Sonnet 26 (Episode: Taming of the Shrew: Speeches, Read by: Laura Pellicer)

Laura Pellicer
Laura Pellicer

Lord of my love, to whom in vassalage
Thy merit hath my duty strongly knit,
To thee I send this written embassage,
To witness duty, not to show my wit:
Duty so great, which wit so poor as mine
May make seem bare, in wanting words to show it,
But that I hope some good conceit of thine
In thy soul’s thought, all naked, will bestow it;
Till whatsoever star that guides my moving
Points on me graciously with fair aspect
And puts apparel on my tatter’d loving,
To show me worthy of thy sweet respect:
Then may I dare to boast how I do love thee;
Till then not show my head where thou mayst prove me.

Argument: The point of this message isn’t to show you how clever I am but rather it is to show you how committed I am to serve you. I can’t really find the words to describe the extent of my loyalty but I hope that you’ll get the picture from my actions. I’ll keep working at in until I get lucky enough to catch your eye. Then, and only then, will I risk revealing my feelings for you.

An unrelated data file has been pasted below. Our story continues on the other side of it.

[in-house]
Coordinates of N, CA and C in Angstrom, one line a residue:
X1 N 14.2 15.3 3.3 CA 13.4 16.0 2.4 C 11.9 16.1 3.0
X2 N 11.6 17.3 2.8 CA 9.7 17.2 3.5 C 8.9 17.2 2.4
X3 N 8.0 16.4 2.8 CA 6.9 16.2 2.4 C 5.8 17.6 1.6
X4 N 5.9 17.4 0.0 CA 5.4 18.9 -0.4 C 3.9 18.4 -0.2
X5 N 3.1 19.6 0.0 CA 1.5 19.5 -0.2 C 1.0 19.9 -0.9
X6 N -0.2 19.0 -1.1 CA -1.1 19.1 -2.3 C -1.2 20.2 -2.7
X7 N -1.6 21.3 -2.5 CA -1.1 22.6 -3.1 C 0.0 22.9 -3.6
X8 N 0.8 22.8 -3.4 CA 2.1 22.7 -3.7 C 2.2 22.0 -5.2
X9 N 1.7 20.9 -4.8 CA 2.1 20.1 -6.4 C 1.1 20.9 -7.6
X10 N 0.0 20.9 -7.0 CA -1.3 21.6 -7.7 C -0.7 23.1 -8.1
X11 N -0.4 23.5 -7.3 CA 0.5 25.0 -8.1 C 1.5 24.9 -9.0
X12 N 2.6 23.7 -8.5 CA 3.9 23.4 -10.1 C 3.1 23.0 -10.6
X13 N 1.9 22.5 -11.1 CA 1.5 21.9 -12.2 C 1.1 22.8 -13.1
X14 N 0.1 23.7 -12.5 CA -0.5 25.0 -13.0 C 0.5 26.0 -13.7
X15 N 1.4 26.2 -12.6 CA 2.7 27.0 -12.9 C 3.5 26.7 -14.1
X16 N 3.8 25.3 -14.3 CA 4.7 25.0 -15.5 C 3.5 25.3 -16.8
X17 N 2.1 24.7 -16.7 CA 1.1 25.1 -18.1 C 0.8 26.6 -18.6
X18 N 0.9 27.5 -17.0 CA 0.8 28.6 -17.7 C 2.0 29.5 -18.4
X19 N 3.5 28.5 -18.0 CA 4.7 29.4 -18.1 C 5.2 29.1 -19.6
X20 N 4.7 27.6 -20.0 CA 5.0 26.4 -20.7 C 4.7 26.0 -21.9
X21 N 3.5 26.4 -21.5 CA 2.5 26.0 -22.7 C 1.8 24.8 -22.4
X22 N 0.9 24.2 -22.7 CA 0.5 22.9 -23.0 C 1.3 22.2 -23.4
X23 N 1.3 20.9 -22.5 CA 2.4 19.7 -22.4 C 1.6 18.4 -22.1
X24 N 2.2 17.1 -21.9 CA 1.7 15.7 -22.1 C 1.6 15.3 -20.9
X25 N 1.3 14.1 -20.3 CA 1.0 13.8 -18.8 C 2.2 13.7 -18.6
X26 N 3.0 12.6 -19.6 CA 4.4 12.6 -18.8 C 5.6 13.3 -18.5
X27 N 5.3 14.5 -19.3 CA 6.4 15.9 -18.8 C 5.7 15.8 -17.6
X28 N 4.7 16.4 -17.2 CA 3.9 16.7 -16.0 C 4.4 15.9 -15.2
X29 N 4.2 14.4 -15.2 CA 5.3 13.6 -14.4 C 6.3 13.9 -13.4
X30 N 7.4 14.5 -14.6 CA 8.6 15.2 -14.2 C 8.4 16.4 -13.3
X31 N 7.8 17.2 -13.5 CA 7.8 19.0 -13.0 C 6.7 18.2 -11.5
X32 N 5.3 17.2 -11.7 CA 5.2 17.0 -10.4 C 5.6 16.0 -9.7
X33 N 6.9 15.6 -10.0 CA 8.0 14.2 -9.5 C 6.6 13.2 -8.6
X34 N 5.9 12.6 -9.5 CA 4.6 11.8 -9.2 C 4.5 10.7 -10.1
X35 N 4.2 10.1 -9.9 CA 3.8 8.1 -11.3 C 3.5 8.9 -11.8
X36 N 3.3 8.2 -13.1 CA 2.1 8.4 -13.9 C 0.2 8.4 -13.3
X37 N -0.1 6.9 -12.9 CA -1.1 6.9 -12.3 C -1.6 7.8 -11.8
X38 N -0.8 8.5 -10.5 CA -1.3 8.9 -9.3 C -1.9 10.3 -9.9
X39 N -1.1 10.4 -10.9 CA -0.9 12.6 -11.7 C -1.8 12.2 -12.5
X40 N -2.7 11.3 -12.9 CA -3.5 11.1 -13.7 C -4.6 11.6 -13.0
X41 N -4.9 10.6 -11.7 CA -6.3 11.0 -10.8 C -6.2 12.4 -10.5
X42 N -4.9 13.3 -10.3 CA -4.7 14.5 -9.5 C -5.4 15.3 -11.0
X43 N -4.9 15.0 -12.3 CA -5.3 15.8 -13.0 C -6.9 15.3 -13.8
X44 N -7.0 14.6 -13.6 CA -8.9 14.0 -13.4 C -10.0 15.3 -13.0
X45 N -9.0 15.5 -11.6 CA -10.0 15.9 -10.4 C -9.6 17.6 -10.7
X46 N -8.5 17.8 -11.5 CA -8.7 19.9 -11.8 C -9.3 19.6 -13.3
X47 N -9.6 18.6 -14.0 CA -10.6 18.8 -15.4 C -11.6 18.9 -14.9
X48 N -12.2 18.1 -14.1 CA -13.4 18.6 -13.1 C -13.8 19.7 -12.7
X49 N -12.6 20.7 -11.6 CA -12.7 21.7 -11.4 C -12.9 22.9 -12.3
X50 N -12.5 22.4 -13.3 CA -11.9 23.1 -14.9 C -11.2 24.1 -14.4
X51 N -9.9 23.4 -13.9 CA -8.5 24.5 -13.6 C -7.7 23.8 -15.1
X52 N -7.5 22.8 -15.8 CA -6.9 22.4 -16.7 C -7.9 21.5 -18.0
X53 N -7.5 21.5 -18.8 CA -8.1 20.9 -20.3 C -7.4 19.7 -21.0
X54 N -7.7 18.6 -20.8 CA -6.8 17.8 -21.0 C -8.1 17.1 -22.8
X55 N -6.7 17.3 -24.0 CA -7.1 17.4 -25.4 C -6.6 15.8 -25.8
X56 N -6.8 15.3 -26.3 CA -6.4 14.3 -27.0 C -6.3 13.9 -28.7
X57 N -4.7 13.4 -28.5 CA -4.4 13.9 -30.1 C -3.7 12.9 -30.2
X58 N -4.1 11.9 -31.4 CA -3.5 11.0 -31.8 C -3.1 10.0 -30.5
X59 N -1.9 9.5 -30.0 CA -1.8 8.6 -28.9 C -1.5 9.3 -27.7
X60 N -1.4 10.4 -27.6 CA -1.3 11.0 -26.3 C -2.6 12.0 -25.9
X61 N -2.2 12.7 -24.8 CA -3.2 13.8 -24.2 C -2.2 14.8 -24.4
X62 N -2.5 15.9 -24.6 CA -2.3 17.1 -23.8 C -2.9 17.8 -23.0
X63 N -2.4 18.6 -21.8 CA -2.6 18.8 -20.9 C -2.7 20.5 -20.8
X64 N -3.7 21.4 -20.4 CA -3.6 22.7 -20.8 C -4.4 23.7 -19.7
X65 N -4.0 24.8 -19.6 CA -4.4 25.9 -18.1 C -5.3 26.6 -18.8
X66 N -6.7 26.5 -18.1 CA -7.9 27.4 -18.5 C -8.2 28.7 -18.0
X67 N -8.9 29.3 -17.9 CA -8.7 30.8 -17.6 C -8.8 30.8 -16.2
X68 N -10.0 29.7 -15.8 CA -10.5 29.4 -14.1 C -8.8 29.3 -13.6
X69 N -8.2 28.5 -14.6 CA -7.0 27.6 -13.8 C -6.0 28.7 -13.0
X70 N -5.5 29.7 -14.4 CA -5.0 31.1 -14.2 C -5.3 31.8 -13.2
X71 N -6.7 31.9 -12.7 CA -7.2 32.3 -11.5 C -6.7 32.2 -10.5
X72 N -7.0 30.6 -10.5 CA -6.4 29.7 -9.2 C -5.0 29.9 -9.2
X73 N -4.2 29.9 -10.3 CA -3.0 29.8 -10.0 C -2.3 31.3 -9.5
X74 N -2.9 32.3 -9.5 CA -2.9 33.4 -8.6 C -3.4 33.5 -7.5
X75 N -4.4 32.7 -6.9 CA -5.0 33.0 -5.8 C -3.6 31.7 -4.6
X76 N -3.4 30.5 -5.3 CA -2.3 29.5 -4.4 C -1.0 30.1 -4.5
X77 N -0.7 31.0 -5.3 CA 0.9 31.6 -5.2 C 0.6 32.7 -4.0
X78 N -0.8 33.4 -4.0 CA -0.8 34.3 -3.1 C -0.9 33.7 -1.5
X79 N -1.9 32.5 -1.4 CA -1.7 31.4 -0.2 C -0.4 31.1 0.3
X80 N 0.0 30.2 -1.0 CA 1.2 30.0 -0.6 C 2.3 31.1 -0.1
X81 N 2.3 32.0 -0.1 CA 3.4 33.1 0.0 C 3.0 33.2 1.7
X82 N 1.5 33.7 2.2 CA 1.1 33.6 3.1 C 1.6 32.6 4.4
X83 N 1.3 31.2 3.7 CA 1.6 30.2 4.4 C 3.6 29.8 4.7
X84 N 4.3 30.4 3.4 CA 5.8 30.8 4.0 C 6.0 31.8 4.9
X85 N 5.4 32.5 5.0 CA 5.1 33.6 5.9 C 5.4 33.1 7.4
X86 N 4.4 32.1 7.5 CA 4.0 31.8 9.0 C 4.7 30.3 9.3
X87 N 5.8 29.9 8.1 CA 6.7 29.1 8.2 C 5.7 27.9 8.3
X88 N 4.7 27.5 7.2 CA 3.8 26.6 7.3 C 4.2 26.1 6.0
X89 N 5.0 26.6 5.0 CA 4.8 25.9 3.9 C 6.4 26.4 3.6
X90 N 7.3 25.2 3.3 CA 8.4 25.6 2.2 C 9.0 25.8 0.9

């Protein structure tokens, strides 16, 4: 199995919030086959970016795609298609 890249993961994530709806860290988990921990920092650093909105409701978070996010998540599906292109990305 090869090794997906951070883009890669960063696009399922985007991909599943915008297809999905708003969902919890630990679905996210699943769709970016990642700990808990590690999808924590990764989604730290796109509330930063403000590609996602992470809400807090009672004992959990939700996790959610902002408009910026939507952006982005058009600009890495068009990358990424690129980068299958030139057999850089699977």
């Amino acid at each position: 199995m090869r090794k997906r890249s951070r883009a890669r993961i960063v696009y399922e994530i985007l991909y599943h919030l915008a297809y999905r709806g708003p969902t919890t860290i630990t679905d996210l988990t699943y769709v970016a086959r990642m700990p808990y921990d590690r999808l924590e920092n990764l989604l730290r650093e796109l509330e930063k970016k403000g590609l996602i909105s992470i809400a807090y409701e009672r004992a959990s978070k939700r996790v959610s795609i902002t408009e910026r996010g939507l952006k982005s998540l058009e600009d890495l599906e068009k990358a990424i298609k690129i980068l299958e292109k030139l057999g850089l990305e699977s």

Sonnet 27 (Episode: Twelfth Night, Act V, Read by: Hannah Dorozio)

Hannah Dorozio
Hannah Dorozio

Weary with toil, I haste me to my bed,
The dear repose for limbs with travel tired;
But then begins a journey in my head,
To work my mind, when body’s work’s expired:
For then my thoughts, from far where I abide,
Intend a zealous pilgrimage to thee,
And keep my drooping eyelids open wide,
Looking on darkness which the blind do see
Save that my soul’s imaginary sight
Presents thy shadow to my sightless view,
Which, like a jewel hung in ghastly night,
Makes black night beauteous and her old face new.
Lo! thus, by day my limbs, by night my mind,
For thee and for myself no quiet find.

Argument: After a long day of work, I can’t wait to get to bed to rest my tired body. But as soon as I fall asleep my mind starts racing after you. Even though my eyes are looking into the back of my eyelids, they can still make out your shape. So even though night is ugly, you’re like a shining gem which makes it beautiful. Basically, I can’t win: I just can’t seem to get any rest or peace at all.

Sonnet 28 (Episode: King Lear, Act II, Read by: Erin Marie Byrnes)

How can I then return in happy plight,
That am debarr’d the benefit of rest?
When day’s oppression is not eased by night,
But day by night, and night by day, oppress’d?
And each, though enemies to either’s reign,
Do in consent shake hands to torture me;
The one by toil, the other to complain
How far I toil, still farther off from thee.
I tell the day, to please them thou art bright
And dost him grace when clouds do blot the heaven:
So flatter I the swart-complexion’d night,